Dear Little Miss Know-It-All: My fiance, Tommy, and I want to hold our wedding in Cancun, Mexico and fly my best friends there for free.
The bad news is that my dad says he won't pay for it. He thinks we're too young (Sheesh, I'll be 20 in three years). He said he'd pay for a wedding in our local church if we invite the same old boring friends and family we see every day. And only when I turn 21, and only if my fiance gets a job. What should I do? -- Why Me in Massachusetts
Dear Why Me: Can't you see that your control-freak dad is trying to wreck your life? You've got to get out of that house as soon as possible by running away and marrying Tommy right away. He sounds dreamy. As soon as you're married, you'll find that all your problems will magically disappear. Suddenly you'll be happy with the way you look and you'll be comfortable with your weight. Everyone will suddenly like you, even those snobby kids at your high school.
I think you should pay for the wedding yourself by maxing out all your credit cards (both yours and Tommy's). Besides, after the wedding, you won't need any money, because you'll have each other.
Maybe your father doesn't know it, but it's a well-known fact that the more money you spend on your wedding, the better your marriage will be. Don't let anyone, especially your unbelievably stupid father, step on your dreams. I wouldn't even invite him to the wedding.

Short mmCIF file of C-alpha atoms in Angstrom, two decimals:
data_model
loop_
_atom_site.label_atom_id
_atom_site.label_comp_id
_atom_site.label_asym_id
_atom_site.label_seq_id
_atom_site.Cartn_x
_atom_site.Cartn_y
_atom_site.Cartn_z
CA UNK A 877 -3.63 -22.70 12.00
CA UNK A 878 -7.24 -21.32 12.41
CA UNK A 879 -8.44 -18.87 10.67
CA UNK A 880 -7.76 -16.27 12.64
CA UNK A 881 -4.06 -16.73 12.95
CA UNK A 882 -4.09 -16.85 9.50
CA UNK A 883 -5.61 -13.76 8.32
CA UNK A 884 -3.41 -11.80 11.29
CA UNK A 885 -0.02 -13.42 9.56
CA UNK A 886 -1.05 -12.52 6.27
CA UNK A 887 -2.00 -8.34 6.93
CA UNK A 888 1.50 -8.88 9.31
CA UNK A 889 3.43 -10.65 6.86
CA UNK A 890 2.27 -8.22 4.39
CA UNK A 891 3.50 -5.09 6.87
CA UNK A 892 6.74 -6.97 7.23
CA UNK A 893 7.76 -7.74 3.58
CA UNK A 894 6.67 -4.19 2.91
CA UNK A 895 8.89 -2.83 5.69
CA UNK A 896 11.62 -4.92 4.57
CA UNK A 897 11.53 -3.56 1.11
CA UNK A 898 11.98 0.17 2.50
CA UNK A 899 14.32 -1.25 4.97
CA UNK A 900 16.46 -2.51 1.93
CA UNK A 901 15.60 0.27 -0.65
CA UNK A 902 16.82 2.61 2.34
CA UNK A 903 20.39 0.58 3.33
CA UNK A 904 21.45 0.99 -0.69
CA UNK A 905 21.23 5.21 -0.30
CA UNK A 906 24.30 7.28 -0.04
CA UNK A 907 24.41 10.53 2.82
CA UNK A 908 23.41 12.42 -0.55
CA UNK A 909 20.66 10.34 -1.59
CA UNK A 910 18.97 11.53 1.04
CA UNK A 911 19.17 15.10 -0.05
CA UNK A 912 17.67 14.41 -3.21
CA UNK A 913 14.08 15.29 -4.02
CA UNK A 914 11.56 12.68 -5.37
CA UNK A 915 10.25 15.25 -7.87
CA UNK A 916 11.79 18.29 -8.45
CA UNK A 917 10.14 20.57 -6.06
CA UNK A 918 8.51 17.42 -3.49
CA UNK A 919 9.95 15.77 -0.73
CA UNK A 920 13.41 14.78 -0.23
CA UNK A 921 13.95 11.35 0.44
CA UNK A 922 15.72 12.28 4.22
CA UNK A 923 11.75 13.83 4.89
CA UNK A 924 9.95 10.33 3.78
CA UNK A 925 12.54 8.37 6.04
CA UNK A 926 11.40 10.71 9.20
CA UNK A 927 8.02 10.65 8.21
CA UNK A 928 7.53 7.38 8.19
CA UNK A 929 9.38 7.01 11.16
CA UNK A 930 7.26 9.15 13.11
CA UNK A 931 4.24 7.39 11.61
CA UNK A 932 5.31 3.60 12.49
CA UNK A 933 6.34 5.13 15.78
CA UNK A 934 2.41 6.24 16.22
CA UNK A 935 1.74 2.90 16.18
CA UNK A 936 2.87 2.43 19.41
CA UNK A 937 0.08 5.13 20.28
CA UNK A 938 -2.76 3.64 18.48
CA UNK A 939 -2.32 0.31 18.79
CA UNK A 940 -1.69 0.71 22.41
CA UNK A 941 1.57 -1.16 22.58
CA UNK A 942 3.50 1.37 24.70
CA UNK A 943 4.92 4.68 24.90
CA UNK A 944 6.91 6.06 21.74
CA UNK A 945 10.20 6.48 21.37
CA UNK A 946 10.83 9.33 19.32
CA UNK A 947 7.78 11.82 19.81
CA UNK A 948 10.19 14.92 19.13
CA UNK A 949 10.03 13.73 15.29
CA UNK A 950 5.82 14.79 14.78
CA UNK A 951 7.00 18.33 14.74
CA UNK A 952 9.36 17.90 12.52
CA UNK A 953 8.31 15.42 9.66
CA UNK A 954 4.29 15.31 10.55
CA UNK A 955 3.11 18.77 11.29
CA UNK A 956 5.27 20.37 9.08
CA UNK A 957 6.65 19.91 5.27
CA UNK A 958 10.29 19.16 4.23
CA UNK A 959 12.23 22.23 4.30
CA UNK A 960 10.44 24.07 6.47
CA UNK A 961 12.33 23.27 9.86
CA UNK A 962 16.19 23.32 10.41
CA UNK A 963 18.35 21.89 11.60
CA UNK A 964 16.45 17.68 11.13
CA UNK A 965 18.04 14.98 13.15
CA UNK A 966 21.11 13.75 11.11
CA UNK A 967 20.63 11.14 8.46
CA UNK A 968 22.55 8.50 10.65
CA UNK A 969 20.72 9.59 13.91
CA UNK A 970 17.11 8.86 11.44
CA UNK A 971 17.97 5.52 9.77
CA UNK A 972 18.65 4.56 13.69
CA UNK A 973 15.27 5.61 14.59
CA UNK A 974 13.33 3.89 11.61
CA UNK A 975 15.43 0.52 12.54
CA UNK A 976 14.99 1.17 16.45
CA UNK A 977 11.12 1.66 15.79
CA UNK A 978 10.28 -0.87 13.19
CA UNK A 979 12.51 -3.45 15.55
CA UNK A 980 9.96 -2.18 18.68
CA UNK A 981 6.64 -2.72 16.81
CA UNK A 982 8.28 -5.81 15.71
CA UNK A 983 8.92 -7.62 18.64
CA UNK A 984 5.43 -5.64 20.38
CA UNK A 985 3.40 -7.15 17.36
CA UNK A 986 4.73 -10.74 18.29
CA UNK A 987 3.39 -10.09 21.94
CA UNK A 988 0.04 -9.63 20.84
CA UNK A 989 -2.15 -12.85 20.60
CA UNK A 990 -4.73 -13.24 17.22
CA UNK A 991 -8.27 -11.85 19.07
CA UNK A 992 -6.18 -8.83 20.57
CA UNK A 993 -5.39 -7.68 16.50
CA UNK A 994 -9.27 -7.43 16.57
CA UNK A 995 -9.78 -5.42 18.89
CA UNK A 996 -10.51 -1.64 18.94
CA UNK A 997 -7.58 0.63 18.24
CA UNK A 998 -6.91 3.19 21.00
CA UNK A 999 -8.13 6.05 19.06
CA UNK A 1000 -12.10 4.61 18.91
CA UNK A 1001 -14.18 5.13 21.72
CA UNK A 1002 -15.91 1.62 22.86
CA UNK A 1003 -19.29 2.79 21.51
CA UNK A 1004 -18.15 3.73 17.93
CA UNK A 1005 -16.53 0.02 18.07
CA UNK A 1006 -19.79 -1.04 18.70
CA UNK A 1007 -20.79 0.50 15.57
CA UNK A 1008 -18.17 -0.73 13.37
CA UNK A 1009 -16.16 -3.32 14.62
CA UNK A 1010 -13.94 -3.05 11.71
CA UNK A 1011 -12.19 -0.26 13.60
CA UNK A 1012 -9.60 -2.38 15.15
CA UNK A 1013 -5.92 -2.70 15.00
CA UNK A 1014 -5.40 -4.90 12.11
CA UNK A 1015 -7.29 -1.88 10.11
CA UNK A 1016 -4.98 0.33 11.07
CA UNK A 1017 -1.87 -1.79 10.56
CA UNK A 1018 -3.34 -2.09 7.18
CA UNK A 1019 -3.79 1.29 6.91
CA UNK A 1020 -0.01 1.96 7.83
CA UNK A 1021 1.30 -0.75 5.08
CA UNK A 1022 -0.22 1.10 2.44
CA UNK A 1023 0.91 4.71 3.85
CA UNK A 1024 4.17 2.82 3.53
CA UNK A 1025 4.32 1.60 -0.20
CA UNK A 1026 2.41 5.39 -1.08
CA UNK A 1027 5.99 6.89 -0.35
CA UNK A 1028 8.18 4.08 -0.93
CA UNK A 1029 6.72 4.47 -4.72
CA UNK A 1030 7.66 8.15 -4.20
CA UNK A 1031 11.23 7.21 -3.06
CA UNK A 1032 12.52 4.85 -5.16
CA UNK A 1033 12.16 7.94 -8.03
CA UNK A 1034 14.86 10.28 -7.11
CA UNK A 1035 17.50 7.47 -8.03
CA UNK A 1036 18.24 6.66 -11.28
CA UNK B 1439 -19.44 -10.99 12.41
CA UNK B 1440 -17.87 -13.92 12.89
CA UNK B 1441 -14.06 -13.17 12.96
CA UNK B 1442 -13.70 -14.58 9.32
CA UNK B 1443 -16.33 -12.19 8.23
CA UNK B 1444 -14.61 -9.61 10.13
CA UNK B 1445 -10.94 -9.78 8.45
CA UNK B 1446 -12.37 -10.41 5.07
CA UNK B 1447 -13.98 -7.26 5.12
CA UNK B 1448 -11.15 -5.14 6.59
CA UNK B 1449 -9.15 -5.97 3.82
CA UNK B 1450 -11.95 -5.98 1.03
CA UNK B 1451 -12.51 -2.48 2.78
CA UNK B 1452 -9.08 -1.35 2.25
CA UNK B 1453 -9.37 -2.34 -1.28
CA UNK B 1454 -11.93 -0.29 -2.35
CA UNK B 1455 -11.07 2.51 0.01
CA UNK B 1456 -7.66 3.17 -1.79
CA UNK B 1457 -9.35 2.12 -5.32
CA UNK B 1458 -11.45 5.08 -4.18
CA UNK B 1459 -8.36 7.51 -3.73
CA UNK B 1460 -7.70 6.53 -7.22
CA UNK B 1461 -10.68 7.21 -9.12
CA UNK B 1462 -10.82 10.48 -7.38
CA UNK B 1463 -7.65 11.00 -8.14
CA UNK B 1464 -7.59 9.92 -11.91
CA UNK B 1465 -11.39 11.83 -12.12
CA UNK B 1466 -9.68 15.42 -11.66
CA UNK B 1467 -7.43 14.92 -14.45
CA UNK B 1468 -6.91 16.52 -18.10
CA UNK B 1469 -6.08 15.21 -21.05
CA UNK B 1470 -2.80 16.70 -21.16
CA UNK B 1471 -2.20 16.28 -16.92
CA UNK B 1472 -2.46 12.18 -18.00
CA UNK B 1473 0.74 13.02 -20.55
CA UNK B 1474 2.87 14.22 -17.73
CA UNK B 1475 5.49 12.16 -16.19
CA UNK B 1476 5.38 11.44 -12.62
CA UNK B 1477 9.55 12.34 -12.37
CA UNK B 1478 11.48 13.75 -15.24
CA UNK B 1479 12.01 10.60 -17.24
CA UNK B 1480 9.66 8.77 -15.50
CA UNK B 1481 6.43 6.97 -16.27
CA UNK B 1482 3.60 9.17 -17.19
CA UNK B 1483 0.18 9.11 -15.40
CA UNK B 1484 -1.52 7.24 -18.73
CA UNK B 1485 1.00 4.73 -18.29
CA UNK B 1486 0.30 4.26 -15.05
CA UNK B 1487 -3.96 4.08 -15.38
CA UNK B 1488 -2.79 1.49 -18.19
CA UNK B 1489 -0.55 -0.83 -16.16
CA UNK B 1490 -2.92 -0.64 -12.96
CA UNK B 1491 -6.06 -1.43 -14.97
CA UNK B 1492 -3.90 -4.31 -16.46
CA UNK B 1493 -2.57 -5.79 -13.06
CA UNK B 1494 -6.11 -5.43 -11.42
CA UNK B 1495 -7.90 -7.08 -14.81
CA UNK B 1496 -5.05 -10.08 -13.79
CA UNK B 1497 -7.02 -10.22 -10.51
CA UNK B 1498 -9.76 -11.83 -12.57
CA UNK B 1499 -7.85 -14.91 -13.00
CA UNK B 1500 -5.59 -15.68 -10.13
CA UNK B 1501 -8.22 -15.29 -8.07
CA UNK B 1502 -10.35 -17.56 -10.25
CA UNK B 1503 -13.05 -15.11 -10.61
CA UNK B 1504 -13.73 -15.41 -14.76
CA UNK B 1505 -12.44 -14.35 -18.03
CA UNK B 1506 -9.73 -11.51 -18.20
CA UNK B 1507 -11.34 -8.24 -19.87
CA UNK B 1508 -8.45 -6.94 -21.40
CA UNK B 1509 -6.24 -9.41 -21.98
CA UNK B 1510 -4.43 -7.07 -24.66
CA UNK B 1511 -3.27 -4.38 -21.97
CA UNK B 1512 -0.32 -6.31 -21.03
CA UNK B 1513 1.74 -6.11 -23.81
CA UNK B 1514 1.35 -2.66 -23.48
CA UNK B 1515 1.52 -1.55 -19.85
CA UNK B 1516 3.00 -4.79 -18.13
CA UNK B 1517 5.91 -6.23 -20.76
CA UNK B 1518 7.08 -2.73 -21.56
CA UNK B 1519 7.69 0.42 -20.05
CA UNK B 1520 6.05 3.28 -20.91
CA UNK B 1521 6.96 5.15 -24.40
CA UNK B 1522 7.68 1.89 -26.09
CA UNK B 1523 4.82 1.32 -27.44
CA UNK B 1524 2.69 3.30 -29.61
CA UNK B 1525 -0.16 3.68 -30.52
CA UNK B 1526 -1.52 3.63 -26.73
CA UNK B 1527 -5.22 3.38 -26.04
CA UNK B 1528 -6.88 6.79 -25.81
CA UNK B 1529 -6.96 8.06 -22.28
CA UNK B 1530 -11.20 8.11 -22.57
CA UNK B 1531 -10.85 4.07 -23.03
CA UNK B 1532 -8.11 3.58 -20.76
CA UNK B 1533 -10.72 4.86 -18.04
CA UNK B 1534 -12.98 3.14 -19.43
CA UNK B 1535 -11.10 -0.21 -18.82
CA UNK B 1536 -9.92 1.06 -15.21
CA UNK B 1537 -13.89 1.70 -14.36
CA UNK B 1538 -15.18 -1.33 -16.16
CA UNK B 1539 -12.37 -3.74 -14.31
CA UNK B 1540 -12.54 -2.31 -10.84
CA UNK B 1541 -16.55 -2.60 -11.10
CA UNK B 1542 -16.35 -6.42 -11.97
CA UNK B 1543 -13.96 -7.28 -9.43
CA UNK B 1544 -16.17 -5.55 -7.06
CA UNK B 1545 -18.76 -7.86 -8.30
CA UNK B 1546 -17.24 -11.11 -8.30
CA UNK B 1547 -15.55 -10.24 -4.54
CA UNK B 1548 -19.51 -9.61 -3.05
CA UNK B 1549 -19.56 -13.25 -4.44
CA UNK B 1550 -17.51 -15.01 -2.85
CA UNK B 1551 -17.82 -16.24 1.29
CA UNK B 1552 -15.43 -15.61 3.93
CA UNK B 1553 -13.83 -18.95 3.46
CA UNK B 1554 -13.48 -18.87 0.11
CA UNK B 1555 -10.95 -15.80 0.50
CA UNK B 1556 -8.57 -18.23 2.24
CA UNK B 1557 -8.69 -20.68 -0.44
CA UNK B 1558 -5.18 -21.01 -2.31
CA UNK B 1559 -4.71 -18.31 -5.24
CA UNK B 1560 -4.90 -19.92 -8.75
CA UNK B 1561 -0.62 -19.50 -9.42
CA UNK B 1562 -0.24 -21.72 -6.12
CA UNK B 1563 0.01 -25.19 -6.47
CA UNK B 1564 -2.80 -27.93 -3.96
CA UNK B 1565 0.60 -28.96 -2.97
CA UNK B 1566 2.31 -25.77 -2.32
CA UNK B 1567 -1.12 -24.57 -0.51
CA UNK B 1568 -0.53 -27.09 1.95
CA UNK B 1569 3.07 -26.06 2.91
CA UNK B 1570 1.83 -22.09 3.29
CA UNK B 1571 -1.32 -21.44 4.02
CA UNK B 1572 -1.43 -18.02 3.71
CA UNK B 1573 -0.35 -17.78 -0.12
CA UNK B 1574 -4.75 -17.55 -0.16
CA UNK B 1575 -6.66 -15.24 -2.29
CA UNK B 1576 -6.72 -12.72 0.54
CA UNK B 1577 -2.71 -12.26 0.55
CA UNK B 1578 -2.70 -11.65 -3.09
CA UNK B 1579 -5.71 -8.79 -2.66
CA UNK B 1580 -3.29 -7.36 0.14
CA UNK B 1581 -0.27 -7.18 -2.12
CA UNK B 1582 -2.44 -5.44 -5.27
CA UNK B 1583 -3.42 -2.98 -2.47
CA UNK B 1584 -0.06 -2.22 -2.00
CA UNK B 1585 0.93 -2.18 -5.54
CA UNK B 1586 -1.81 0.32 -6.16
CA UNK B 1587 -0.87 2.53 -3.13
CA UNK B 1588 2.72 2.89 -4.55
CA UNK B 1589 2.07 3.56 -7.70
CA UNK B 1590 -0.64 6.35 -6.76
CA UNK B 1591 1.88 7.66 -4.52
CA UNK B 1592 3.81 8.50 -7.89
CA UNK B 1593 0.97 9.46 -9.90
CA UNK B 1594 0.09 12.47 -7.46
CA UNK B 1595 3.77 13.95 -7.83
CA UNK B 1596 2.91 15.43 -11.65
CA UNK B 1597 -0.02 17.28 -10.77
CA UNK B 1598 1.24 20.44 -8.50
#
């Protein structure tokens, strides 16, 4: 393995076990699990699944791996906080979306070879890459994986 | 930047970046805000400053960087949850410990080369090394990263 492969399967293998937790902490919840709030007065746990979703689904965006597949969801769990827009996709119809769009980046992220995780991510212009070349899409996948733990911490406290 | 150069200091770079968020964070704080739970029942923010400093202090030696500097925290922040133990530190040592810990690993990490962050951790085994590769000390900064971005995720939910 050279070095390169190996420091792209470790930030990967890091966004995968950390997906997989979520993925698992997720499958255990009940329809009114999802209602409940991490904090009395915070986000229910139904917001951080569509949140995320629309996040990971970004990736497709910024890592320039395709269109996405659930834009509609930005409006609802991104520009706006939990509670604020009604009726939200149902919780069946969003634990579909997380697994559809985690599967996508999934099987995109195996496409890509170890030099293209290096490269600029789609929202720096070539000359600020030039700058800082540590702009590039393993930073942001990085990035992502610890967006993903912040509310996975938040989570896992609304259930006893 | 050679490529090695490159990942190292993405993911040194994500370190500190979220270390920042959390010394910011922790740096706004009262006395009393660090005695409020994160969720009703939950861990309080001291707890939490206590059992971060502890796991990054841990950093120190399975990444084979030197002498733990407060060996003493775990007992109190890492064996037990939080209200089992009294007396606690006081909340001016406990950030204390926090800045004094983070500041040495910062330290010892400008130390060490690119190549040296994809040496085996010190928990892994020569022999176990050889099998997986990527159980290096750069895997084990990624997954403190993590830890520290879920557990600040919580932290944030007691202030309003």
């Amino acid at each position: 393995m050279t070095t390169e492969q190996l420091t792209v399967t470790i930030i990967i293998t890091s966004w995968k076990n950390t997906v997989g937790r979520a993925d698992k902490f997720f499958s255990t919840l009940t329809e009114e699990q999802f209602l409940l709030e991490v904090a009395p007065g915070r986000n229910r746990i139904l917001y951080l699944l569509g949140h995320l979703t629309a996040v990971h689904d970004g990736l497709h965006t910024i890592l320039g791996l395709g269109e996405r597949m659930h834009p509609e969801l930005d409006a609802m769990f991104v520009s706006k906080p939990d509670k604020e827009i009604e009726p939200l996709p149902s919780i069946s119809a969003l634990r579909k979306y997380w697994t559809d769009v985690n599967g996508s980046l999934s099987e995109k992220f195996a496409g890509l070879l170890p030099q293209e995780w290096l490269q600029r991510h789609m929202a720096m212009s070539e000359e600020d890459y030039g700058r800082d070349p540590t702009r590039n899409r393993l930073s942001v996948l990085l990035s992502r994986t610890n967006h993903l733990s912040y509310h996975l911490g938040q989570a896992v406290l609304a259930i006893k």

Dear Little Miss Know-It-All: I'm 16 and I want to be a football star or a basketball star. Or maybe a golf legend. The problem is that my parents want me to apply to one of those colleges that barely even has a sports team, like Harvard or MIT, just because I get good grades. They want me to be a scientist or a professor. How do I convince him that being smart is a dumb career move? -- Concerned in Mineola
Dear Concerned: Sometimes you wonder where parents get these silly ideas. A scientist. As if Nike is ever going to pay you millions of dollars to wear their swoosh on your lab coat.
Still, let's get real. You may never become a $30 million-a-year athlete. You may only be a $5 million- or $6 million-a-year athlete. If you don't think you can live with that kind of bitter disappointment, you might as well go to Harvard. I suppose it can't hurt.
Dear Little Miss Know-It-All: I plan to win "American Idol" this year, but I'm worried about what to do with the million dollars after I win. You're the only person I can talk to. Should I spend it on fancy cars, designer clothes and jewelry, or should I just waste it on silly stuff? What do you think? -- Tired of Waiting
Dear Tired: Spend it all, baby! And why wait until you win? Spend it now and pay it back after you win.
Dear Little Miss Know-It-All: I met a guy on a computer dating service. He says he'd like to see me in person, but he can't afford to travel all the way. He lives two states away and he's really cute. Should I send him the $600 he needs to get here and back, or not? -- Confused in Columbus
Dear Confused: Is $600 enough? He may think you're a cheapskate. Why not send him a thousand to show him what a nice person you are? He sounds like a nice guy; I'm sure he'll pay you back. After all, you met him online. What could go wrong? You know, it's funny that he can afford a computer but not airfare. I don't know what that's all about, but I'm sure it will all become clear once you meet him.